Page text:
There are many ways I could proceed from here, all of which feel like a radical shift. But my goal was Artin-Wedderburn with some applications to representations and group rings, so probably the most important concept of this sequence of posts hasn’t been mentioned at all. This is the notion of being semisimple.

We’ll work from the definition that an R-module, M, is semisimple if every submodule is a direct summand. There are many equivalent ways of thinking of this.

First, note that a submodule of a semisimple module is semisimple. This just requires justifying that intersecting works nicely, and it does (a pretty straightforward exercise if you want to try it). An often useful equivalent condition for semisimple is that M is a direct sum of simple submodules.

The definitions I really want to get to are about rings (which is why I sort of breezed through that first part). A ring R is semisimple if it is a semisimple module over itself. But note that the submodules of R are just the left ideals, so R is semisimple iff every left ideal is a direct summand.

In fact, we have the following equivalent statements:
1) Every R-module is semisimple.
2) R is a semisimple ring.
3) R is a direct sum of a finite number of minimal left ideals.

Proof: 1\Rightarrow 2 is trivial. For 2\Rightarrow 3, we know that the simple submodules of R are the minimal left ideals of R, so R=\oplus_{i\in I}L_i where L_i is minimal. So we just need this sum to be finite. But we know that 1=x_1+\cdots +x_j, a finite sum where x_j\in L_j (reindex if you want rigor with indices since \mathbb{N} isn’t necessarily a subset of I). So for any r\in R, we have r=r1=rx_1+\cdots + rx_j. i.e. R\subset L_1\oplus\cdots \oplus L_j. So R=\oplus_{i=1}^j L_i.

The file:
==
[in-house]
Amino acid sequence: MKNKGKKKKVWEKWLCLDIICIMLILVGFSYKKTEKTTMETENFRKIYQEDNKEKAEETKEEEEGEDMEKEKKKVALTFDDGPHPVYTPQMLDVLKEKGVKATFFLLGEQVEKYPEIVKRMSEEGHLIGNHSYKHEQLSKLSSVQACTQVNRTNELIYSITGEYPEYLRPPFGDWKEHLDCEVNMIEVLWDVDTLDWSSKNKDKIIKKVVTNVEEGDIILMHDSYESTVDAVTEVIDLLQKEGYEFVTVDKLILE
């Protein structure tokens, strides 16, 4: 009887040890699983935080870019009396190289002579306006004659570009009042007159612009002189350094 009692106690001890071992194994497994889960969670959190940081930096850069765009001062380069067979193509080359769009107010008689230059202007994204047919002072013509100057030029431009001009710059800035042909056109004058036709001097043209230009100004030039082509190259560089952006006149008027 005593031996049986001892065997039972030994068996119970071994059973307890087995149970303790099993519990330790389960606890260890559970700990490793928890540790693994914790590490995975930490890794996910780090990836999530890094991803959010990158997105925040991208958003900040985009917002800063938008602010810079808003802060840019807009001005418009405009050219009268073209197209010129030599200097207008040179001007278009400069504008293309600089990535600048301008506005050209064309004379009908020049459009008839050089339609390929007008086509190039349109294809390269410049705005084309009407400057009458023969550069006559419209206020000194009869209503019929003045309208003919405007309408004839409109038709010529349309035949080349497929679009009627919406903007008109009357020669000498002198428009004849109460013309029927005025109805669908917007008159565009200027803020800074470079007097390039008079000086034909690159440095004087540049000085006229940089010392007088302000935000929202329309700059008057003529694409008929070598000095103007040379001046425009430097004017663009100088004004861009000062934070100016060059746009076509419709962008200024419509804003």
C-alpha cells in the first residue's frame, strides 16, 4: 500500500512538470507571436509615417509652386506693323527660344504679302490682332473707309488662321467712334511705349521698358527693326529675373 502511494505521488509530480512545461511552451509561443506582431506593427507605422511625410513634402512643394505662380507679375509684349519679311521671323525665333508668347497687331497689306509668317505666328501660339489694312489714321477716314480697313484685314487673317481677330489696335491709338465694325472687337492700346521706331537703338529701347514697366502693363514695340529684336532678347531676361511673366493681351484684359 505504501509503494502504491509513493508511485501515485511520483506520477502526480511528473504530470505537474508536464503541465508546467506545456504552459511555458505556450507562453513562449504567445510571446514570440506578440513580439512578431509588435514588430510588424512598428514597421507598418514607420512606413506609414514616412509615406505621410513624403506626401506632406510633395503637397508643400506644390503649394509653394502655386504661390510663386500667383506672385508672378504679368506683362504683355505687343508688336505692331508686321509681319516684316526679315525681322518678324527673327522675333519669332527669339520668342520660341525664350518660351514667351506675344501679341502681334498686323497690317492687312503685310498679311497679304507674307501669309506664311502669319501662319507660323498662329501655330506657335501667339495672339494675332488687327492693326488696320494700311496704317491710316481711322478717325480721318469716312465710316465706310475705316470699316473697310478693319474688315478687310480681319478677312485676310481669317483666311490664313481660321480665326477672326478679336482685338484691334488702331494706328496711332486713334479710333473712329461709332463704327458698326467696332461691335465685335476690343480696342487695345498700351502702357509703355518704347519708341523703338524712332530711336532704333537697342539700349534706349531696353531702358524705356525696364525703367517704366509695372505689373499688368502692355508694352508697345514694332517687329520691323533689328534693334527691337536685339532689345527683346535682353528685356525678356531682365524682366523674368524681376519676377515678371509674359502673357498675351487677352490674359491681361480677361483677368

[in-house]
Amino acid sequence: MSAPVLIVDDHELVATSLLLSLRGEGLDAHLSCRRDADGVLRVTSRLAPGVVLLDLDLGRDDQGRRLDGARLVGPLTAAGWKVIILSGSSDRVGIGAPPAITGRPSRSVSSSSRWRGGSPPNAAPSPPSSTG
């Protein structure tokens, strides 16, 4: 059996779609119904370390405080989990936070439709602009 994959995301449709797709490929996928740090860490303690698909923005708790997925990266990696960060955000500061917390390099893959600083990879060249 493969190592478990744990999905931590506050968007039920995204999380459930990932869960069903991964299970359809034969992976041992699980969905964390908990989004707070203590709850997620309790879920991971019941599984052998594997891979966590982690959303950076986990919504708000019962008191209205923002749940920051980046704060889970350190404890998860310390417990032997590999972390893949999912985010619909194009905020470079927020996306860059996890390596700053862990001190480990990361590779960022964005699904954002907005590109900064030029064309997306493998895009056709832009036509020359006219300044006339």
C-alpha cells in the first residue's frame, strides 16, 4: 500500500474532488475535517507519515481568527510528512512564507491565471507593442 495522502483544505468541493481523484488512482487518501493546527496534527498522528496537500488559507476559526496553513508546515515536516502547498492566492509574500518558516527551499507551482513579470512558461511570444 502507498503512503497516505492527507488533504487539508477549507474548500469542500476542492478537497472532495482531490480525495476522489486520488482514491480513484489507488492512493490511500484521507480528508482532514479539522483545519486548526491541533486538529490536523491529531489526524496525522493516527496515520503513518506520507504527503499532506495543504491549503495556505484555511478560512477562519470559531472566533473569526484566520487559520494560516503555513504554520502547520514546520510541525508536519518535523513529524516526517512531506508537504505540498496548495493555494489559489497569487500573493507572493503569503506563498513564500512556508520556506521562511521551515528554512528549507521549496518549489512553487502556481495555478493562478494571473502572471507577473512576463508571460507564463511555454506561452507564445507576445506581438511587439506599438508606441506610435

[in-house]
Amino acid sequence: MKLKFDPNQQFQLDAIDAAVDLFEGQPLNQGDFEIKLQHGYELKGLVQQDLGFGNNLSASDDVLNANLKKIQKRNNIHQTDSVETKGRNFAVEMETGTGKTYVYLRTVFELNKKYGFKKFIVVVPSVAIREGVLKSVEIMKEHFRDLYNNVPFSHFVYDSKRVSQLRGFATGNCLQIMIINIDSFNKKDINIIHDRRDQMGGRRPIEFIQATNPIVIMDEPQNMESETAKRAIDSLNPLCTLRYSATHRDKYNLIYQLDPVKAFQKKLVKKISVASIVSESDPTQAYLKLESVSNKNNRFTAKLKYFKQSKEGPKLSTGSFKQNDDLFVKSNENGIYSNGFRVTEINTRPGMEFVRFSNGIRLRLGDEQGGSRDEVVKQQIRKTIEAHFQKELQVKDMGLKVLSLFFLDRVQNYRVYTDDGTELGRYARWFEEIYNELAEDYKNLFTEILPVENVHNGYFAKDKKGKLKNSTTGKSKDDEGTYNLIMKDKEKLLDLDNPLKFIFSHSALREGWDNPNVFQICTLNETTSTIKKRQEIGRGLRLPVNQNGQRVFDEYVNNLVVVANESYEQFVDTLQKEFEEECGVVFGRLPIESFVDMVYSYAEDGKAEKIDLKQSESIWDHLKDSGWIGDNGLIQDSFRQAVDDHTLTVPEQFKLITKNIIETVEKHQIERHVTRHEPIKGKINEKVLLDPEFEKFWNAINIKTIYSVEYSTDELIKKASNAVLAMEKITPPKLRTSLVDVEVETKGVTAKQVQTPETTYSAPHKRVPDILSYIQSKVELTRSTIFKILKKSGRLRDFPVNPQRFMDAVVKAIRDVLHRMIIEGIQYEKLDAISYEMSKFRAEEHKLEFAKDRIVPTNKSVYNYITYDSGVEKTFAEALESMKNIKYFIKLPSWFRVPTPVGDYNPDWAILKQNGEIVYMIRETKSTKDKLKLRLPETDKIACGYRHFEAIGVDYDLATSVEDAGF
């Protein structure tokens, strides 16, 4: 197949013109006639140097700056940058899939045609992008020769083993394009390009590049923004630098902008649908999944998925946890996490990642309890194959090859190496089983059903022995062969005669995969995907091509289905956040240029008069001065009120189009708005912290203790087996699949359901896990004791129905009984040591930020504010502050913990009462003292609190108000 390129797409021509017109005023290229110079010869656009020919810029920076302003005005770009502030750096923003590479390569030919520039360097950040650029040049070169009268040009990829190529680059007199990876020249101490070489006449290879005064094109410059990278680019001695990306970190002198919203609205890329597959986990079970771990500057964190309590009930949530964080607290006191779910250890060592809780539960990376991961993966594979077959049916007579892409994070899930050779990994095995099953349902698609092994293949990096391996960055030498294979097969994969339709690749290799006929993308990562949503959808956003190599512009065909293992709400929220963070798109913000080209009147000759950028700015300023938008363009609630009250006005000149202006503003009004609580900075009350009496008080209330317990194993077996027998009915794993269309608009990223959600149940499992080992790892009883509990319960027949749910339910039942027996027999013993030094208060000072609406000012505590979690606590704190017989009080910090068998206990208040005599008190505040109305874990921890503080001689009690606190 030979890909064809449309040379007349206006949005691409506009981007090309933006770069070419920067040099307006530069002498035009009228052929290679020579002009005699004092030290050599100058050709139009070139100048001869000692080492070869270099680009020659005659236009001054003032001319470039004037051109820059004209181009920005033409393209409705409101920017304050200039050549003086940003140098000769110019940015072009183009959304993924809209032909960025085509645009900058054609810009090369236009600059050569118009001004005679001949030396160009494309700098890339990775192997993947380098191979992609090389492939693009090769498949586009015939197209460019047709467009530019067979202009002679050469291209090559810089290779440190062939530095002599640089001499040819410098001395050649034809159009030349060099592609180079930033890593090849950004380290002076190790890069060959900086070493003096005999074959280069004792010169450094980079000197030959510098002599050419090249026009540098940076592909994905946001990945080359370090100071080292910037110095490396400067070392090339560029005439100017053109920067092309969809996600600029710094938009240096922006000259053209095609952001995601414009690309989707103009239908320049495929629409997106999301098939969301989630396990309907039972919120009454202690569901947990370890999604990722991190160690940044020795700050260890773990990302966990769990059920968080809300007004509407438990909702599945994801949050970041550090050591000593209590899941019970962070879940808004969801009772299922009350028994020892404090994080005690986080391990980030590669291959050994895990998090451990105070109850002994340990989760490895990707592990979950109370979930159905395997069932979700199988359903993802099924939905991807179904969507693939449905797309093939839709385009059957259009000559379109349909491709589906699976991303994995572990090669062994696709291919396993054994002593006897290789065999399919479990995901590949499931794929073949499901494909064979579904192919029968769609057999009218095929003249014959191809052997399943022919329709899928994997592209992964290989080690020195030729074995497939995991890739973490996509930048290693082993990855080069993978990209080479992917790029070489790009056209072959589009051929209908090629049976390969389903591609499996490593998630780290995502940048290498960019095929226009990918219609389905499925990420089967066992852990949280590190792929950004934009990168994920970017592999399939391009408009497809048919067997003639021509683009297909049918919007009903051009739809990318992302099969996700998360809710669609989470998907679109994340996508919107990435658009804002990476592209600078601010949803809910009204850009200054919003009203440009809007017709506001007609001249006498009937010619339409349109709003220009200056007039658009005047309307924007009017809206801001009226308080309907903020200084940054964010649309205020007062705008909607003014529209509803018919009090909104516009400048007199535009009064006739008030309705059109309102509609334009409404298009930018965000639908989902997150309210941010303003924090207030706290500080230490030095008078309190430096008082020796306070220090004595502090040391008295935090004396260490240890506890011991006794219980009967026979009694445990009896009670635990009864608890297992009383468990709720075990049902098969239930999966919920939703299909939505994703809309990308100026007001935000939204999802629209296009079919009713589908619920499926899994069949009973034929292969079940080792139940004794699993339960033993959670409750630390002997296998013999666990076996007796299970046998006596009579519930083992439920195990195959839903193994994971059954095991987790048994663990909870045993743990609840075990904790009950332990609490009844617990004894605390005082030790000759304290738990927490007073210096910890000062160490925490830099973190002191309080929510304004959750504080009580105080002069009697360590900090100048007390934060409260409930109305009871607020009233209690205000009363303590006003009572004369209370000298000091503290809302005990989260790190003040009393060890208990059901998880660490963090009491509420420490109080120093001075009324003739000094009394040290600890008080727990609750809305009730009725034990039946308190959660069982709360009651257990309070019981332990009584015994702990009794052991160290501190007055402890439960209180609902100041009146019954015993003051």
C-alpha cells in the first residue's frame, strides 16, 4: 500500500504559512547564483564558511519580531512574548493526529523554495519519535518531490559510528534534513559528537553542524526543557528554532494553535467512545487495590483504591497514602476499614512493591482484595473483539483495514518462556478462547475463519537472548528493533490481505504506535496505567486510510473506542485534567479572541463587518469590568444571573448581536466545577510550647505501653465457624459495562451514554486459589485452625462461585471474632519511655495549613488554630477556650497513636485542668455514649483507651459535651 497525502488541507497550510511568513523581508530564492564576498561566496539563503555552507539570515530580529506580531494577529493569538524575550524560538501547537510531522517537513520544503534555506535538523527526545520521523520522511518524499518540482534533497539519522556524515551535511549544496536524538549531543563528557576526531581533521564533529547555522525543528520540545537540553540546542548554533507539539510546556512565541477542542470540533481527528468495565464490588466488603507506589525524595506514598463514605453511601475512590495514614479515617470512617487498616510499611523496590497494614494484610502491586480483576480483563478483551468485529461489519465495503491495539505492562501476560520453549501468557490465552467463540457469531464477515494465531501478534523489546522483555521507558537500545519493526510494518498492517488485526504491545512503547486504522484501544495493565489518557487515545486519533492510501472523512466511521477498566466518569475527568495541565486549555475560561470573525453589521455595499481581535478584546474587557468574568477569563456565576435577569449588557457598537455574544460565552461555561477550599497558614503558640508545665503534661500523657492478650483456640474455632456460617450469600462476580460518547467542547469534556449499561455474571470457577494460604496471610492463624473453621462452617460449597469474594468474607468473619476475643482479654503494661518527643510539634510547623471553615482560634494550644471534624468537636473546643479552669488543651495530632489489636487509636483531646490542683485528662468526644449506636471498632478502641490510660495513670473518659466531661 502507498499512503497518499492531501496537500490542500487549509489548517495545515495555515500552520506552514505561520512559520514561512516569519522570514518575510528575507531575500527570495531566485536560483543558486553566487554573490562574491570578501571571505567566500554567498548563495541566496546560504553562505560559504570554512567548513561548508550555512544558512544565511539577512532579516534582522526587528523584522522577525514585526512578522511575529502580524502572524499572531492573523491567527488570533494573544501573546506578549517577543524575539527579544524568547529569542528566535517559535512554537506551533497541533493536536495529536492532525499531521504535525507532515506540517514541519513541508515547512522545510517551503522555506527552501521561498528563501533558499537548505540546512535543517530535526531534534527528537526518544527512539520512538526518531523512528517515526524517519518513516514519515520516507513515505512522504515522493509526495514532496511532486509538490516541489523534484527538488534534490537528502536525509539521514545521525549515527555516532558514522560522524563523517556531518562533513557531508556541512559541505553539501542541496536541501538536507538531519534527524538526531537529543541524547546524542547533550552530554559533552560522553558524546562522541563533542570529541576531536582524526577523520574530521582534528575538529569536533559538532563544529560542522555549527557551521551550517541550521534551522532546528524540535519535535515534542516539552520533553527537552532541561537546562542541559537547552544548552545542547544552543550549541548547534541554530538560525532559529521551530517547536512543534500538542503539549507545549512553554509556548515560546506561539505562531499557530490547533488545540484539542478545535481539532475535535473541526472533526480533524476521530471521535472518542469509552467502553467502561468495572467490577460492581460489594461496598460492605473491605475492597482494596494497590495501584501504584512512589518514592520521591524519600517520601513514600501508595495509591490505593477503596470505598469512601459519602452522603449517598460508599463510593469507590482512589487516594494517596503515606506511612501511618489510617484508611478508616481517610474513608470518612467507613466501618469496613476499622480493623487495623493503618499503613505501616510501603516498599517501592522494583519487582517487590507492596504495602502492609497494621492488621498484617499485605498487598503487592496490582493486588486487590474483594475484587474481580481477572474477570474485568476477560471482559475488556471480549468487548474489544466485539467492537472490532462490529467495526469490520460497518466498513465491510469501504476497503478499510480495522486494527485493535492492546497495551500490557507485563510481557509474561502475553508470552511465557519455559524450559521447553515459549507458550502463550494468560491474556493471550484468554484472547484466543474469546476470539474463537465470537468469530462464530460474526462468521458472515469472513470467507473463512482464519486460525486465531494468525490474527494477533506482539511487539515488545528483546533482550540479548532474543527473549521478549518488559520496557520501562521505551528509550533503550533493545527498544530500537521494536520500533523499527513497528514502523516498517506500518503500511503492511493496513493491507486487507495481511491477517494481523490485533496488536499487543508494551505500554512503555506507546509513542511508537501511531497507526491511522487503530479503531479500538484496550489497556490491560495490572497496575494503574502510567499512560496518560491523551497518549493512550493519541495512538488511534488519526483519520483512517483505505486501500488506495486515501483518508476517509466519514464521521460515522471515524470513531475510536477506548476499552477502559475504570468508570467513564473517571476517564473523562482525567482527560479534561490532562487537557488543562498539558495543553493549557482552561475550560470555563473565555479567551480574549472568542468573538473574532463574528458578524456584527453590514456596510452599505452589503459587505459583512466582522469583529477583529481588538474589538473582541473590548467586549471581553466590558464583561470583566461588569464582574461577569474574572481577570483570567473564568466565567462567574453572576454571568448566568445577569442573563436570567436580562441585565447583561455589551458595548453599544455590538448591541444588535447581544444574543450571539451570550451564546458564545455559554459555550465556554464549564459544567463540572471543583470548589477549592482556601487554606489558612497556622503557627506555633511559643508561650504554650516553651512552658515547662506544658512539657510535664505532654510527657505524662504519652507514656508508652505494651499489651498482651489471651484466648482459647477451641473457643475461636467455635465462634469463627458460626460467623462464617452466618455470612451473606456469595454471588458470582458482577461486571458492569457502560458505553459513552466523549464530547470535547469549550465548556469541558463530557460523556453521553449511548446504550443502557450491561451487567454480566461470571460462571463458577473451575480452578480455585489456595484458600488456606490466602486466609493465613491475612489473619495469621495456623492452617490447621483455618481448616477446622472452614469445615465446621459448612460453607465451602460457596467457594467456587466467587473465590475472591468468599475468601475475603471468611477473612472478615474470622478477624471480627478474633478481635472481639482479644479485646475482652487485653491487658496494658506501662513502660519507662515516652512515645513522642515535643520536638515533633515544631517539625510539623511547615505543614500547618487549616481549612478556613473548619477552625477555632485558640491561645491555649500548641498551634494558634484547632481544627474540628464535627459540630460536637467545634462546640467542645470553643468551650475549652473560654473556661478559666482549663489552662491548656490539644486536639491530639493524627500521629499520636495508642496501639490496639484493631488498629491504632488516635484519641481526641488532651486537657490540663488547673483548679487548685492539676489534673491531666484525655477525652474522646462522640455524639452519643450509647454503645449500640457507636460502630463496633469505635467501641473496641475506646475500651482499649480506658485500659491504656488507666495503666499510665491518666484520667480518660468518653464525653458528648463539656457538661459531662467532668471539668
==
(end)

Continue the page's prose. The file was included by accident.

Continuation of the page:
Now we said that a direct sum of minimal left ideals (simple submodules) was an equivalent definition of semisimple, so 3\Rightarrow 2. So for 2\Rightarrow 1, let M be an R-module with R semisimple. Since any R-module is an epimorphic image of a free module, say F=\oplus Ra_i. But each Ra_i\cong R, so they are semisimple. Thus F is semisimple. But then M is a semisimple module.

With a view towards Artin-Wedderburn, I’ll present what is probably the most important example of a semisimple ring.

Let \Delta be a division ring. Then the claim is that M_n(\Delta) is semisimple. Let L_i=\{(0|\cdots | v | \cdots |0) : v\in \Delta^n\}. i.e. we have L_i as the matrix with zeros everywhere except the i-th column, which can be anything from the division ring. Certainly, M_n(\Delta)=L_1\oplus\cdots\oplus L_n. And also each L_i is a left ideal. But why are they minimal?

Suppose some left ideal is properly contained in L\subsetneq L_1. Then there is some V=(v | 0 \cdots 0)\in L_1\setminus L. So take matrix A\in L, we can easily form a matrix B\in M_n(\Delta) such that BA=V (since \Delta is a division algebra) which contradicts L being a left ideal. Thus the L_j are minimal and hence M_n(\Delta) is a semisimple ring.


3 thoughts on “Semisimplicity

  1. Incidentally, I’m talking about basic representation theory over at our blog ( as well…I’m trying to avoid overlapping with your posts, as much as possible, by stating theorems without proofs. The goal was to make sure we could refer back when we continue talking about somewhat more specialized subfields of representation theory. Quite a few of us have interests in this area of mathematics.

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